Regulatory Taking

Regulatory Takings are the most common inverse condemnation situation and arise when a government entity passes some type of regulation that restricts a property owner’s ability to use their property. The common term for this is zoning. In the past few decades, zoning ordinances have started to encroach more and more on property owners, consequently restricting and changing the way they can use their property. Fortunately for property owners, the courts allow landowners to take legal action if this occurs. If a new zoning ordinance restricts the use of property so significantly that it effectively takes the property from the property owner, or if the ordinance takes the use of the property away from the owner, then the property owner has the right to pursue an inverse condemnation claim to initiate the eminent domain process.

There are two standard tests that have been established by the US Supreme Court with regards to regulatory takings:

1. Lucas Test: If the regulation takes away all the use for that property, a total taking – or a Lucas taking – has occurred. If a property owner has a Lucas taking, he or she is entitled to the entire value that property had before the regulation was imposed.

2. Penn Central Test: Under the Penn Central Test, a partial taking has taken place. With a Penn Central  taking, the owner still has some use to the property after the regulation is imposed, but the use has been so severely restricted that it causes the value of property to decrease significantly. If this occurs, a property owner has a valid regulatory taking claim.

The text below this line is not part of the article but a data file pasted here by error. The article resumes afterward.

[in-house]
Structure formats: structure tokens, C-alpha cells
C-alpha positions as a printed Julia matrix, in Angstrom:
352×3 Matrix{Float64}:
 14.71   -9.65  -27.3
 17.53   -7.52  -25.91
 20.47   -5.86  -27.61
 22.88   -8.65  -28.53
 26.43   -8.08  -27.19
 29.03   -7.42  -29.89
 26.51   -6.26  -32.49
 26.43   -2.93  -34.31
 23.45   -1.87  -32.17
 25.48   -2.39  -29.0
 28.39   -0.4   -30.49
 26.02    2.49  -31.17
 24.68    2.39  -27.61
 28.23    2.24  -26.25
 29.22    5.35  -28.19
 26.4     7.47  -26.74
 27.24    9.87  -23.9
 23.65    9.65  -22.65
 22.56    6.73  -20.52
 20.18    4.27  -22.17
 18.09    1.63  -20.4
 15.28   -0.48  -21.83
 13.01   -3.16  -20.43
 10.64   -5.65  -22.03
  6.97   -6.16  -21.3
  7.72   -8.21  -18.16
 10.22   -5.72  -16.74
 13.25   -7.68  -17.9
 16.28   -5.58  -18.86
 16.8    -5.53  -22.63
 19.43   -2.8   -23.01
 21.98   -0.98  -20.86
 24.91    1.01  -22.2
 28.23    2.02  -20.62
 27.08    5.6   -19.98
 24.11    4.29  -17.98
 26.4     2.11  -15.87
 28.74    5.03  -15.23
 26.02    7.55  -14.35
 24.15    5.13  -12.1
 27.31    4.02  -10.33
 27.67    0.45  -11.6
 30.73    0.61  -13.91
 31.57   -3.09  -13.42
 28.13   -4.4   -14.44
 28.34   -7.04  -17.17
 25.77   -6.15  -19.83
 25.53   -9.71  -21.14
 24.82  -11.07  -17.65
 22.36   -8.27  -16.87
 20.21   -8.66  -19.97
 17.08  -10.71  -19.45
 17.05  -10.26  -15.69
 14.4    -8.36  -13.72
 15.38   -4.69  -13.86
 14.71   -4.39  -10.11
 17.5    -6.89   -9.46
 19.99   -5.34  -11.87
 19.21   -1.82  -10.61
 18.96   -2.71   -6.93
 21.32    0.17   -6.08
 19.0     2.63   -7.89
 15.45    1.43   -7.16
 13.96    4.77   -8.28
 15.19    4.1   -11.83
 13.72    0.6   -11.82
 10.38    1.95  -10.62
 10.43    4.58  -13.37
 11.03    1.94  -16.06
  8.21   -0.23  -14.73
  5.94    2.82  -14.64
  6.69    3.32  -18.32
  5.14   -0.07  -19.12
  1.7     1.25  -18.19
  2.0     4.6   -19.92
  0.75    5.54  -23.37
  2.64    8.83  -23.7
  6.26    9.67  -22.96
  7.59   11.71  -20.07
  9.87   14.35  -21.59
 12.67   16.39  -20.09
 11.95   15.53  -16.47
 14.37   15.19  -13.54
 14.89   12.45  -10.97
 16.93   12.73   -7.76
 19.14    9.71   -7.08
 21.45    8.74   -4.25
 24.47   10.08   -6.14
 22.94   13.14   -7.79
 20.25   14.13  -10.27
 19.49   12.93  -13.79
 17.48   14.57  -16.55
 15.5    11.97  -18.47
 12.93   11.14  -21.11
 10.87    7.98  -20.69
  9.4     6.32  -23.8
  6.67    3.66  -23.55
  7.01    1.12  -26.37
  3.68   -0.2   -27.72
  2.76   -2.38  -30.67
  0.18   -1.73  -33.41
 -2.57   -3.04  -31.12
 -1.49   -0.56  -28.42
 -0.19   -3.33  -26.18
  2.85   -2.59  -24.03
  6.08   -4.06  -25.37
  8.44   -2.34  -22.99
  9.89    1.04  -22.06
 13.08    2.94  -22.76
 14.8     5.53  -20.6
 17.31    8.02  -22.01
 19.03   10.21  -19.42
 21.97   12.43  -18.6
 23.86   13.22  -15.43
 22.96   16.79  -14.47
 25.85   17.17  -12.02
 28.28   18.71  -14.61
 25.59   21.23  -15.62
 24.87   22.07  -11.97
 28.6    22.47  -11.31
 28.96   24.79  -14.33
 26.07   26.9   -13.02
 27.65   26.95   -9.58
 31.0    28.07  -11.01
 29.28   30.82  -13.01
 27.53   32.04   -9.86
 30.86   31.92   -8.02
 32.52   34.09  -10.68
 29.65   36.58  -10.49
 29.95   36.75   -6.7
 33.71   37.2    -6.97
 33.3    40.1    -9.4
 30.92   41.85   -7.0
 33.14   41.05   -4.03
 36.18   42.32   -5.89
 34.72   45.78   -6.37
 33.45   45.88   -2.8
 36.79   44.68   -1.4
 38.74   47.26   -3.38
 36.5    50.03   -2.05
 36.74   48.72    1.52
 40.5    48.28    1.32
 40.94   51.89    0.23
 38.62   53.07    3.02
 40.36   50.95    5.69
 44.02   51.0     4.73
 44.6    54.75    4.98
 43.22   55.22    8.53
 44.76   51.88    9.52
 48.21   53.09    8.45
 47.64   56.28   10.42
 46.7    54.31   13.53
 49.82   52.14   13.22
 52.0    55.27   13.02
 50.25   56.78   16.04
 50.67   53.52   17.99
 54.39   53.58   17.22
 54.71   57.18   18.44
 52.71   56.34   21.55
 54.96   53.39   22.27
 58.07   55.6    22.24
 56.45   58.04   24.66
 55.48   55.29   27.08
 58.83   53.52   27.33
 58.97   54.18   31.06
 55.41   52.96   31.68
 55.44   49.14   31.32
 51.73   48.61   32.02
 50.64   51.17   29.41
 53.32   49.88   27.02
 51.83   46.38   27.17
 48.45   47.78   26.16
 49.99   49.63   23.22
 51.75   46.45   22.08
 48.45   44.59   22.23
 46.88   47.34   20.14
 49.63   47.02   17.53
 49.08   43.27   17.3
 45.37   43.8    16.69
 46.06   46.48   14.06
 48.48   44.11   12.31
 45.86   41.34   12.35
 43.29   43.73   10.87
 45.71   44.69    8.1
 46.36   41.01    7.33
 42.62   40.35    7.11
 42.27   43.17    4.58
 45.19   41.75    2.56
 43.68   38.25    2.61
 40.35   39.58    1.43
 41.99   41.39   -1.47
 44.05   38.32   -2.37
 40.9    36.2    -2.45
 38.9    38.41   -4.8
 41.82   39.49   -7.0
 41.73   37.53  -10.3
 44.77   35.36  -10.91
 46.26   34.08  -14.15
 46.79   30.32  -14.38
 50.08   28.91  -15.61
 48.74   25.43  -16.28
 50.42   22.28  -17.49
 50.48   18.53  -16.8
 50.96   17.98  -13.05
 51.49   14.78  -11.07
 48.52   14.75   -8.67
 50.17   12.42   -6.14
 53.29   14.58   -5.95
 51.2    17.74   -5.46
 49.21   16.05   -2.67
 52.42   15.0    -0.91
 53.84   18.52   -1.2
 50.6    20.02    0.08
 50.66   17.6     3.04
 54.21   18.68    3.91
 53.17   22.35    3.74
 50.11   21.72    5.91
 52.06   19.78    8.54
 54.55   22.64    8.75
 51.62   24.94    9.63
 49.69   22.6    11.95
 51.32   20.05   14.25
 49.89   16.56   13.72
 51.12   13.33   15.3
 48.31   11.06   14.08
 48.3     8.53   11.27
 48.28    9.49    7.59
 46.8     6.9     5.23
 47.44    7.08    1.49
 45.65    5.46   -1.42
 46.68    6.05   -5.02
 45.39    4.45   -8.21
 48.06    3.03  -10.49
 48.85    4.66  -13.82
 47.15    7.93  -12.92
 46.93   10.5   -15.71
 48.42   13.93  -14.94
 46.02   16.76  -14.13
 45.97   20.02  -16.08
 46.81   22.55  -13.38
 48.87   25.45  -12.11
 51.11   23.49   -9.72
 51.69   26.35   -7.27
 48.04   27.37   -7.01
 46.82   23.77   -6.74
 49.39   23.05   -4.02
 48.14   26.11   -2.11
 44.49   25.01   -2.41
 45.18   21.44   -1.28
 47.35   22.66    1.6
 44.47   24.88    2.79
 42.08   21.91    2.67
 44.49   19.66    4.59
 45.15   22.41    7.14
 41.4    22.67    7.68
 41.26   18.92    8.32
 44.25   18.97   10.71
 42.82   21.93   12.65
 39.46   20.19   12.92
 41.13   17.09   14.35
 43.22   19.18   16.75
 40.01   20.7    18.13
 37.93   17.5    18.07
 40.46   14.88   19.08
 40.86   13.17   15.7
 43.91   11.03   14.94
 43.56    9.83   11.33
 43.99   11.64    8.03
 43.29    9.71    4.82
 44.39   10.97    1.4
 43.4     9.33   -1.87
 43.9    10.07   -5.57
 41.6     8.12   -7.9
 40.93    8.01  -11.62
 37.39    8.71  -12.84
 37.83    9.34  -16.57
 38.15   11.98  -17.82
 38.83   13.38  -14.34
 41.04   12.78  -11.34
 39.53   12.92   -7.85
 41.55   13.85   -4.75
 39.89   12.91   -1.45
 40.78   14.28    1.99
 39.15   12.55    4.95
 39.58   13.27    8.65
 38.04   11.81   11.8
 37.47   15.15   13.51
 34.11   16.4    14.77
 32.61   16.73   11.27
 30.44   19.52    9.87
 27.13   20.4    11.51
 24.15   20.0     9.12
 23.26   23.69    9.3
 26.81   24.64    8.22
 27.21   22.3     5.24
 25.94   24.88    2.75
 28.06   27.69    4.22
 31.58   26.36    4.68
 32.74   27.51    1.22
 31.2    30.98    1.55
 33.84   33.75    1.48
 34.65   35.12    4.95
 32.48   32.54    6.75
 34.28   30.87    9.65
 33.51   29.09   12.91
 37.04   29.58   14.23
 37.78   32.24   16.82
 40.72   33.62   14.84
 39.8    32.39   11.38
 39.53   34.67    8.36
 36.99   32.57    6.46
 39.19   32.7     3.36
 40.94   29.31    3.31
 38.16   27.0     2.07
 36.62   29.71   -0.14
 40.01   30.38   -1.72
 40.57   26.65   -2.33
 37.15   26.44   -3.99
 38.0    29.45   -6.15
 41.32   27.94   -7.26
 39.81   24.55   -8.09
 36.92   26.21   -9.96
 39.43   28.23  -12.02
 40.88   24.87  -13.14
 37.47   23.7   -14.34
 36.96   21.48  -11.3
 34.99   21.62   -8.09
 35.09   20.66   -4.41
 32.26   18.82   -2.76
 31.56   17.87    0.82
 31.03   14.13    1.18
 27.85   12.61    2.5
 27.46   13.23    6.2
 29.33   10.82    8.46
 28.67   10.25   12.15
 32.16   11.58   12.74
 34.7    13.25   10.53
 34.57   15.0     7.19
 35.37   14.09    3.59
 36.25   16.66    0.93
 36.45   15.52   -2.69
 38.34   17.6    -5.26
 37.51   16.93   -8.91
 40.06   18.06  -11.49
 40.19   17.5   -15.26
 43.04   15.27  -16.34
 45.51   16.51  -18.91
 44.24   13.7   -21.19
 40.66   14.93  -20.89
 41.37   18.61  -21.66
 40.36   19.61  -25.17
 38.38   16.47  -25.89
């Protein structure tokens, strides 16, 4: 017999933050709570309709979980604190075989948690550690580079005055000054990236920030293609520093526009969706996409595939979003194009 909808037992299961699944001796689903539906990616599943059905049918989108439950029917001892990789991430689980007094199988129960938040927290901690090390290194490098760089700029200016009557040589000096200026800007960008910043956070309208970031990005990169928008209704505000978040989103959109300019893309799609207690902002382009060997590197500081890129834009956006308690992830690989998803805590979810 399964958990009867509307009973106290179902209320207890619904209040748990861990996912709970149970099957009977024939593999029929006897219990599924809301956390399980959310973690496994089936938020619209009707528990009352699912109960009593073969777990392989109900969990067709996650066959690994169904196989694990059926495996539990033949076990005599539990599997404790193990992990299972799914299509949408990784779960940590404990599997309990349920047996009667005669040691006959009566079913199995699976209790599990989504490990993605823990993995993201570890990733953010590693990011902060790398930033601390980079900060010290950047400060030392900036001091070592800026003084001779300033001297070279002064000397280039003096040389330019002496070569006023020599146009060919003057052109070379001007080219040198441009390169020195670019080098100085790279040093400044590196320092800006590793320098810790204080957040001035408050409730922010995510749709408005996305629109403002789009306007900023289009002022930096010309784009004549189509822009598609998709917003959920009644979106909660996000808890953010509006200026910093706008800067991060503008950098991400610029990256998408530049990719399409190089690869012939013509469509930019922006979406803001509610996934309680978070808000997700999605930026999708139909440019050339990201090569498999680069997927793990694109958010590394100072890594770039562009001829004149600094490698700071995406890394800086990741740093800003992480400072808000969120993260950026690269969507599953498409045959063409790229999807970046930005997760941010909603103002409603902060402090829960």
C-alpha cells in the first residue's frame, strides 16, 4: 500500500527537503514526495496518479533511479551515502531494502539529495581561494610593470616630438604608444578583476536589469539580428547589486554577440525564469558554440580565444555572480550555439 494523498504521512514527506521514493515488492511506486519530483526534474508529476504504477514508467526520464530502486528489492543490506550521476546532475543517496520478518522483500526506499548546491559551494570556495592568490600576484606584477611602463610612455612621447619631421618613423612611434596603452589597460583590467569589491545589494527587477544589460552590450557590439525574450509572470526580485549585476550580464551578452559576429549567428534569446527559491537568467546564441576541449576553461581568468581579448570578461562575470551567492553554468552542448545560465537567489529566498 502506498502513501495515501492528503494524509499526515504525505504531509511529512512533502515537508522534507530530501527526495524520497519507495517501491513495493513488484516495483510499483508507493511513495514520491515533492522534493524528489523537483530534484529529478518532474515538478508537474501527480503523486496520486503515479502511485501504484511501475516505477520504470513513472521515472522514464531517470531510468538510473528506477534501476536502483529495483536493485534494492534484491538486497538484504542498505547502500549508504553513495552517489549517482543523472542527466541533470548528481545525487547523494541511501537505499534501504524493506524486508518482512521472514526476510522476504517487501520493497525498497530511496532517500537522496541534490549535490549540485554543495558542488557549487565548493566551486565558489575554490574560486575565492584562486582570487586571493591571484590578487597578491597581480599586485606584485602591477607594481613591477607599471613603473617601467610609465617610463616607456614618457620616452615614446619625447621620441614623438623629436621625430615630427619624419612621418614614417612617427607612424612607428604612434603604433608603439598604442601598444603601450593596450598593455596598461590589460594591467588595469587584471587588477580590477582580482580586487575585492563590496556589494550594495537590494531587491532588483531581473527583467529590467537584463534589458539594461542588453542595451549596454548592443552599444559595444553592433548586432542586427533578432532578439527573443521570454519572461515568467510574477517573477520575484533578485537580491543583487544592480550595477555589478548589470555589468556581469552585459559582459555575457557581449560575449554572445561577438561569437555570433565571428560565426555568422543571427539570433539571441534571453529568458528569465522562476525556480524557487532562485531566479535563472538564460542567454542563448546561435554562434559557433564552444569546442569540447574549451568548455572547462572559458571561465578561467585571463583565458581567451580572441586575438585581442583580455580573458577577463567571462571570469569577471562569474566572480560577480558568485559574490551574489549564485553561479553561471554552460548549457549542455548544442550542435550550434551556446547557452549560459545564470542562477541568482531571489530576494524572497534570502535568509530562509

This area of the law is very complicated and complex and typically involves some of the more sophisticated areas of litigation in eminent domain law. Therefore, it’s important to consult with and hire an experienced eminent domain attorney to assist you with your claim ­.

Unreasonable Government Delay Regulatory takings also include unreasonable government delay when a landowner seeks government approval to develop or use a piece of property in a certain way. This occurs when the government creates road blocks or simply refuses to act on a permit or application to do something. This is often referred to as an administrative delay and could constitute the basis for an inverse condemnation action and allows landowner to recover damages.


Rarely will a condemning authority fail to declare a taking and institute proper eminent domain procedures when taking physical property. However, it is not uncommon for contractors to inadvertently exceed the right of way lines when constructing a project or for engineers to divert water to one property under the opinion that it would not effect your property. There may also be changes in access which could also give rise to an inverse condemnation claim.

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Charleston, SC attorney condemnation, eminent domain, property law, lawyer Chris Murphy South Carolina Christopher Murphy